Anatomy of the Respiratory System
Respiration is the act of breathing:
The respiratory system is made up of the organs included in the exchange of oxygen and carbon dioxide. The respiratory system is divided into two areas: the upper respiratory tract and the lower respiratory tract.
The upper respiratory tract is made up of the:
Voice box (Larynx)
The lower respiratory tract is made up of the:
The lungs take in oxygen. Your body's cells need oxygen to live and carry out their normal functions. The lungs also get rid of carbon dioxide, a waste product of the cells.
The lungs are a pair of cone-shaped organs made up of spongy, pinkish-gray tissue. They take up most of the space in the chest (thorax).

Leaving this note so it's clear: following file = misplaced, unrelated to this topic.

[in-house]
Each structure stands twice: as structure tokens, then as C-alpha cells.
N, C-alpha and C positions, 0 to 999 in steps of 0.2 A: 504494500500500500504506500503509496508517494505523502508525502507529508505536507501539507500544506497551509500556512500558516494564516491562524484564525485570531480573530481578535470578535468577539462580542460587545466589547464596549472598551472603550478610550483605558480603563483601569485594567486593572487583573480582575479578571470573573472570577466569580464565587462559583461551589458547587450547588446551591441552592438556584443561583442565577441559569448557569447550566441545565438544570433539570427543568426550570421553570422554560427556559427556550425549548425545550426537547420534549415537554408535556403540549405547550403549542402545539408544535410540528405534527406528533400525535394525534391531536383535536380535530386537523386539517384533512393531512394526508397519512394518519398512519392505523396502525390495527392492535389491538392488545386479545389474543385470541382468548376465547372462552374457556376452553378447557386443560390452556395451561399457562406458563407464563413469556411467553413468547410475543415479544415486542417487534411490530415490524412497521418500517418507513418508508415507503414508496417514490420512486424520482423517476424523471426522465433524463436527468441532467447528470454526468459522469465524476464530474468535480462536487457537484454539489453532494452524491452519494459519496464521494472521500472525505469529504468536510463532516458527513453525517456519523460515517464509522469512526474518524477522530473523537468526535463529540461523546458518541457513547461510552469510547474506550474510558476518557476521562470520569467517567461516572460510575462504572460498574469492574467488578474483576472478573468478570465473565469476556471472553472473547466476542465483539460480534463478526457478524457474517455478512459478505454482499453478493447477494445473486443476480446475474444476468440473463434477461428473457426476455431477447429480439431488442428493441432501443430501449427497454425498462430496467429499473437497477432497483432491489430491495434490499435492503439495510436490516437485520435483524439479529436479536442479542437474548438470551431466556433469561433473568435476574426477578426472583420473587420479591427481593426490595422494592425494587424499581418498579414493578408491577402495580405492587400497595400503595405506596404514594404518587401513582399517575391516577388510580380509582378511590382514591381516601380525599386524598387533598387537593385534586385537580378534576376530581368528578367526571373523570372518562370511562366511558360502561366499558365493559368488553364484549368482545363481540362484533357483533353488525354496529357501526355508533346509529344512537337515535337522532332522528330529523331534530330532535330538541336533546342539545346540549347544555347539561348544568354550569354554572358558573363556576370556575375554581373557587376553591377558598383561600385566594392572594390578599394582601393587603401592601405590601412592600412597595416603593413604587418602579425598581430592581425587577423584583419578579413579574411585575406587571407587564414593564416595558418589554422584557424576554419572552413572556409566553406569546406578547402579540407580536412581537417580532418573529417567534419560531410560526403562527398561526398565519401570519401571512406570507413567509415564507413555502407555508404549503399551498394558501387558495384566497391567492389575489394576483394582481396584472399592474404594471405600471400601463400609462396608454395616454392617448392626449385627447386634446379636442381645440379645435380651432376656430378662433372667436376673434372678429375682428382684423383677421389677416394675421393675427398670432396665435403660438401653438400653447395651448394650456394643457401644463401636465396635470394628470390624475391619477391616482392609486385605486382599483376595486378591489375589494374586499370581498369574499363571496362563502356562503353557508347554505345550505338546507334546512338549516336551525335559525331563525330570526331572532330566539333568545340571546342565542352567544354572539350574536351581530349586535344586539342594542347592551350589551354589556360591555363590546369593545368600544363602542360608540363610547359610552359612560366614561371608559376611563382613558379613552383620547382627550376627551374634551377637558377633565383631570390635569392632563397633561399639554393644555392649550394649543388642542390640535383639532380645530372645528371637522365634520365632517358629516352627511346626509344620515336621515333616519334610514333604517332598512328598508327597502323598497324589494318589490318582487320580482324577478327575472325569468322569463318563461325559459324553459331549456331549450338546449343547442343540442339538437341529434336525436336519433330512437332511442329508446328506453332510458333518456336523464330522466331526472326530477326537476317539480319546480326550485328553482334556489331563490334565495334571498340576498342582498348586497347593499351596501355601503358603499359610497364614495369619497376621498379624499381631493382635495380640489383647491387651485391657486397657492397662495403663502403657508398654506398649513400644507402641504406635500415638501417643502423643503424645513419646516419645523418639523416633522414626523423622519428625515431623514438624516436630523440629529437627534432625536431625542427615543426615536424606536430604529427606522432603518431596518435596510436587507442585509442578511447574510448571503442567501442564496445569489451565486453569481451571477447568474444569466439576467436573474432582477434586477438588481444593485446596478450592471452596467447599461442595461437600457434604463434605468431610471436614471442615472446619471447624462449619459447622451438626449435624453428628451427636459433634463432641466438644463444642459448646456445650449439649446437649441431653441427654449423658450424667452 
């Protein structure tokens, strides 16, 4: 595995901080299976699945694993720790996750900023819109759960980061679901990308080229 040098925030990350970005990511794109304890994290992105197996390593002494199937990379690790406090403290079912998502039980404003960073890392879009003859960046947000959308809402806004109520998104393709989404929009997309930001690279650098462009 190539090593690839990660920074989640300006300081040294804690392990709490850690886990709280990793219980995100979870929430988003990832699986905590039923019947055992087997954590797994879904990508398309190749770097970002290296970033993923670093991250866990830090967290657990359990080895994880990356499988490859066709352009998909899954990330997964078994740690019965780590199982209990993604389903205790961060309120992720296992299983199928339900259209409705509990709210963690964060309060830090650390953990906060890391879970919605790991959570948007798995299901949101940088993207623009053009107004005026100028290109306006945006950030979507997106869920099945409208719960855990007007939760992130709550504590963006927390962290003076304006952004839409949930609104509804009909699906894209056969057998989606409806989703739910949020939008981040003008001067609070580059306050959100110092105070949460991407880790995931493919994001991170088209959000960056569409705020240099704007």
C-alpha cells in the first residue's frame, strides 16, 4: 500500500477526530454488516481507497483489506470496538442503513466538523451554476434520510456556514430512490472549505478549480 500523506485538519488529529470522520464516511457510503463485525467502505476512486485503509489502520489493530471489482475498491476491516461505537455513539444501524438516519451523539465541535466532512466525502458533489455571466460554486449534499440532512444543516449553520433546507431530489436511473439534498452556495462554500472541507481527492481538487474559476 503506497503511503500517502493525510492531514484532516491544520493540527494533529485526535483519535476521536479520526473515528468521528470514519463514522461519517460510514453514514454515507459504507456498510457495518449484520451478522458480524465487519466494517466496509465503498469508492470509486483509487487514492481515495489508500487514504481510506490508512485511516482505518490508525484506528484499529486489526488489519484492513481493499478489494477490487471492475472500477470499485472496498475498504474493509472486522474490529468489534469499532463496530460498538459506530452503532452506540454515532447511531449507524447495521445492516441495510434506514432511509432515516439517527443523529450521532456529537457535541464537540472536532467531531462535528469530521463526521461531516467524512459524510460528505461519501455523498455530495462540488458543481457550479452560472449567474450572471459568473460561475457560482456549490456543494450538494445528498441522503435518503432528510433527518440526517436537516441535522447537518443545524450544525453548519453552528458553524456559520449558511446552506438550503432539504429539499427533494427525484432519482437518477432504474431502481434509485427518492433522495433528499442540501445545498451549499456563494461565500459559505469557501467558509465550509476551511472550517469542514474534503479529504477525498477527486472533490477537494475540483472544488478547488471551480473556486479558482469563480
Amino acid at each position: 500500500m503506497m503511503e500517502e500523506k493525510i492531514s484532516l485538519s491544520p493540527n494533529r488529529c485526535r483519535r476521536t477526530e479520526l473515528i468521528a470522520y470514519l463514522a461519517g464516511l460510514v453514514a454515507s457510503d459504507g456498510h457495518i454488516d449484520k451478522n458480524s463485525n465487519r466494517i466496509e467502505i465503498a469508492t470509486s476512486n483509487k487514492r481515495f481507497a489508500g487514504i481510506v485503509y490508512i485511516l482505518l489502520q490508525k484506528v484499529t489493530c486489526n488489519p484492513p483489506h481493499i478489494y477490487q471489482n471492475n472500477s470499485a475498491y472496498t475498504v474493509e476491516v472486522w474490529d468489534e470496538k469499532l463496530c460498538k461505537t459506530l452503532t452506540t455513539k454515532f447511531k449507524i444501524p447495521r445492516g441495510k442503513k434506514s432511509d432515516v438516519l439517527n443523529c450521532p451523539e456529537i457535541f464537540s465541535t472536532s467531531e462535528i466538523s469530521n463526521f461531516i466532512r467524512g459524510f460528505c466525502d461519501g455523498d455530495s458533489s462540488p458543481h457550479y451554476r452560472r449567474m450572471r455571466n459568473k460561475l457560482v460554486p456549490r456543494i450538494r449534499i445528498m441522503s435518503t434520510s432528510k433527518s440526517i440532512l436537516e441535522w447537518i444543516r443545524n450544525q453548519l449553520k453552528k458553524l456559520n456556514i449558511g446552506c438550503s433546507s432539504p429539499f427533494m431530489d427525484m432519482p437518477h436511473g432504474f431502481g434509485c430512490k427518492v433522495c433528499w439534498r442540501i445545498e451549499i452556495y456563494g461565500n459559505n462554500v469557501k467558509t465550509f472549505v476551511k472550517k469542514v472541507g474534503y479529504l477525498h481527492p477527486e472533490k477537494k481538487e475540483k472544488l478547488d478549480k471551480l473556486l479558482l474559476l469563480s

The lungs are surrounded by a membrane (pleura).
The lungs are separated from each other by the mediastinum, an area that contains the:
The right lung has three sections, called lobes. The left lung has two lobes. When you breathe in:
Air enters your body through your nose or mouth.
Air then travels down the throat through the larynx and trachea.
Air goes into the lungs through tubes called main-stem bronchi.
One main-stem bronchus leads to the right lung and one to the left lung:
In the lungs, the main-stem bronchi divide into smaller bronchi.
The smaller bronchi divide into even smaller tubes (bronchioles).
Bronchioles end in tiny air sacs (alveoli) where the exchange of oxygen and carbon dioxide occurs.
You then breathe out carbon dioxide.